Nutrient and chemical properties of aging golf course putting greens as impacted by soil depth and mat development

Ty A. McClellan, Roch E. Gaussoin, Robert C. Shearman, Charles S. Wortmann, Martha Mamo, Garald L. Horst, David B. Marx

Research output: Contribution to journalArticlepeer-review

12 Scopus citations


Nutrient and chemical changes in turfgrass sand-based root zones are not well understood. This study was conducted to characterize nutrient and chemical properties in putting greens influenced by root zone mixture and establishment treatment, putting green age, and soil depth. Putting greens were constructed and established with Agrostis stolonifera L. in sequential years from 1997 to 2000. Treatments included root zone mixtures of 80:20 (v:v) sand and sphagnum peat and 80:15:5 (v:v:v) sand, sphagnum peat, and soil, and accelerated versus controlled establishment. In the establishment year, the accelerated treatment received 2.6-, 3.0-, and 2.6-fold more nitrogen, phosphorus, and potassium, respectively, than the controlled treatment. Soil samples were taken in Fall 2001, Spring 2004, and Summer 2004 and were analyzed for nutrient and chemical properties such as pH, cation exchange capacity (CEC), organic matter (OM), total soluble salts (TSS), and 12 nutrients. The root zone mixture and establishment treatments had minimal effects on most nutrient and chemical properties with the exception of phosphorus and pH. Cation exchange capacity, OM, TSS, and all nutrients decreased with soil depth, whereas soil pH increased. The putting green age × soil depth interaction was significant for many of the nutrient and chemical properties, but separating soil samples into mat and original root zone instead of predetermined soil sampling depths eliminated most of these interactions. The mat layer had higher CEC and OM values and nutrient concentrations and lower pH values than the original root zone mixture.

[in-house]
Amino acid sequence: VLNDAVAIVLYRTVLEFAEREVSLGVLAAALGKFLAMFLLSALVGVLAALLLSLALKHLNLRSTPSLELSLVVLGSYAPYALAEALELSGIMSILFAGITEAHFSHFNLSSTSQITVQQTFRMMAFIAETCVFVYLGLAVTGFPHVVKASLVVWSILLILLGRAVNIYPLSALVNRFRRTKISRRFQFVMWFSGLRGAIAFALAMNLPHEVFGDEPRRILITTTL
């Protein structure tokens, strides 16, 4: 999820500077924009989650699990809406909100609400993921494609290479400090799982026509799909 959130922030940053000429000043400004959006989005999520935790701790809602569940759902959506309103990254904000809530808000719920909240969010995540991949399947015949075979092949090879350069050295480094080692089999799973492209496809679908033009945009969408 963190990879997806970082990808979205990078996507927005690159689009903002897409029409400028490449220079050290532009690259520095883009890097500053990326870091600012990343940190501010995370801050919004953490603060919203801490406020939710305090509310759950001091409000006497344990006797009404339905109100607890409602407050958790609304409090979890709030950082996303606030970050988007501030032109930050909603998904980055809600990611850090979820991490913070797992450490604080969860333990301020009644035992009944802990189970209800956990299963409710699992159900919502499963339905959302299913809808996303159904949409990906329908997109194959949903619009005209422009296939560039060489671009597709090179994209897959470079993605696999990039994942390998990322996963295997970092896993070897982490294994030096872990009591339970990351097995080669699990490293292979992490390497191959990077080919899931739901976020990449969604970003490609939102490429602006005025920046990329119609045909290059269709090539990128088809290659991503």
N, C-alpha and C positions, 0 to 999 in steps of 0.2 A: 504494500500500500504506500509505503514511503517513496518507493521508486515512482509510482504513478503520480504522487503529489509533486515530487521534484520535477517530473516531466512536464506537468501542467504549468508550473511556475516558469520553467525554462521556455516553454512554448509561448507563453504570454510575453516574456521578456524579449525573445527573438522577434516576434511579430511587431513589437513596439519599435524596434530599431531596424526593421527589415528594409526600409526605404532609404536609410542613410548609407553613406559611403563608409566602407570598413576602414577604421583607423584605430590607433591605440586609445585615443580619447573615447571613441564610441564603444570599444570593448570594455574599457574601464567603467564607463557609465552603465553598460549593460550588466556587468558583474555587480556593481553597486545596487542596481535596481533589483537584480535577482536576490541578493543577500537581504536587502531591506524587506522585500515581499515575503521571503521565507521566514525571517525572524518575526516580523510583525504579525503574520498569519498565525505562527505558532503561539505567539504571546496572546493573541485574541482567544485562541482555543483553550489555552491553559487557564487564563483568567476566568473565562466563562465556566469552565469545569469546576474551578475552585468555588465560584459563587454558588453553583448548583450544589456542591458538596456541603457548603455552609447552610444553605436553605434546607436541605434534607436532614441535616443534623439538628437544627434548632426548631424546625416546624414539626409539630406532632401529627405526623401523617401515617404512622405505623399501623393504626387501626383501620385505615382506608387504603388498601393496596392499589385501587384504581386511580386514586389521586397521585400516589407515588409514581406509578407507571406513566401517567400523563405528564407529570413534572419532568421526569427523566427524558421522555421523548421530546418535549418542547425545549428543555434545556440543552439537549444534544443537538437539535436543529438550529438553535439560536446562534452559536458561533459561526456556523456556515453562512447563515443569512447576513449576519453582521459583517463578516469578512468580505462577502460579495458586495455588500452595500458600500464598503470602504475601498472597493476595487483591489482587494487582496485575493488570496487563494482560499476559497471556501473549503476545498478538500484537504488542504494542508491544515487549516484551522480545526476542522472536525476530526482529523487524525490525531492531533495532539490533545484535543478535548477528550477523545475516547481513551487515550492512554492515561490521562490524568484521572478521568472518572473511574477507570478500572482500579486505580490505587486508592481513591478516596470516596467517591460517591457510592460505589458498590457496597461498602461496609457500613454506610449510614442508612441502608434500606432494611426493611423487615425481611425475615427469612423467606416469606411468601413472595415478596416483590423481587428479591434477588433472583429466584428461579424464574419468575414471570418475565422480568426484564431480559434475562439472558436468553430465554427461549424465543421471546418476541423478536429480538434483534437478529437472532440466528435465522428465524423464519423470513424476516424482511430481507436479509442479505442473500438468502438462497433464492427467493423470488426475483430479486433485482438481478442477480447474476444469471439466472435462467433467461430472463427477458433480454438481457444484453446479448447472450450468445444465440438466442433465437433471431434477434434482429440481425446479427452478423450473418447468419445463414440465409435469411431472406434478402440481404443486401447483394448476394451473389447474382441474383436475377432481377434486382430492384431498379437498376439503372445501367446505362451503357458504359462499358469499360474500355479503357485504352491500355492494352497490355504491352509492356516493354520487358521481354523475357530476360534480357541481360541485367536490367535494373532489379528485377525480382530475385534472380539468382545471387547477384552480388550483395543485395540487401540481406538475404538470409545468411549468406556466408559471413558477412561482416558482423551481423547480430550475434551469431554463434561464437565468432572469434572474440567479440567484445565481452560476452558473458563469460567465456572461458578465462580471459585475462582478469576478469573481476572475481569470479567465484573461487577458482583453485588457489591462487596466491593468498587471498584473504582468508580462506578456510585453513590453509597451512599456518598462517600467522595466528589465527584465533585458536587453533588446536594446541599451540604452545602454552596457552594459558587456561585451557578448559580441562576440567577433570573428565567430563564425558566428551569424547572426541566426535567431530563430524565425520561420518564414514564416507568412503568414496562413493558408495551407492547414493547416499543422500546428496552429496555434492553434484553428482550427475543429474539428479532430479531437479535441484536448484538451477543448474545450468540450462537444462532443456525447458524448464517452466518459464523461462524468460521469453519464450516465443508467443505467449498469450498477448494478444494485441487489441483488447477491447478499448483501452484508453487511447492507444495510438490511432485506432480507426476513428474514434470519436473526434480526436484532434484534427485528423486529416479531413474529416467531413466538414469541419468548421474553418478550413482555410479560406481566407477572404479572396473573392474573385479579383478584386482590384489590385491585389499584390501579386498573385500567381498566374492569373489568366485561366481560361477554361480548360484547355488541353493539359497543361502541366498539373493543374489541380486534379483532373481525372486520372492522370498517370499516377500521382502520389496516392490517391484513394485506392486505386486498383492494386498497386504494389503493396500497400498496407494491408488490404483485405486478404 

Original languageEnglish (US)
Pages (from-to)452-458
Number of pages7
Issue number2
StatePublished - Apr 2009
Externally publishedYes

ASJC Scopus subject areas

  • Horticulture


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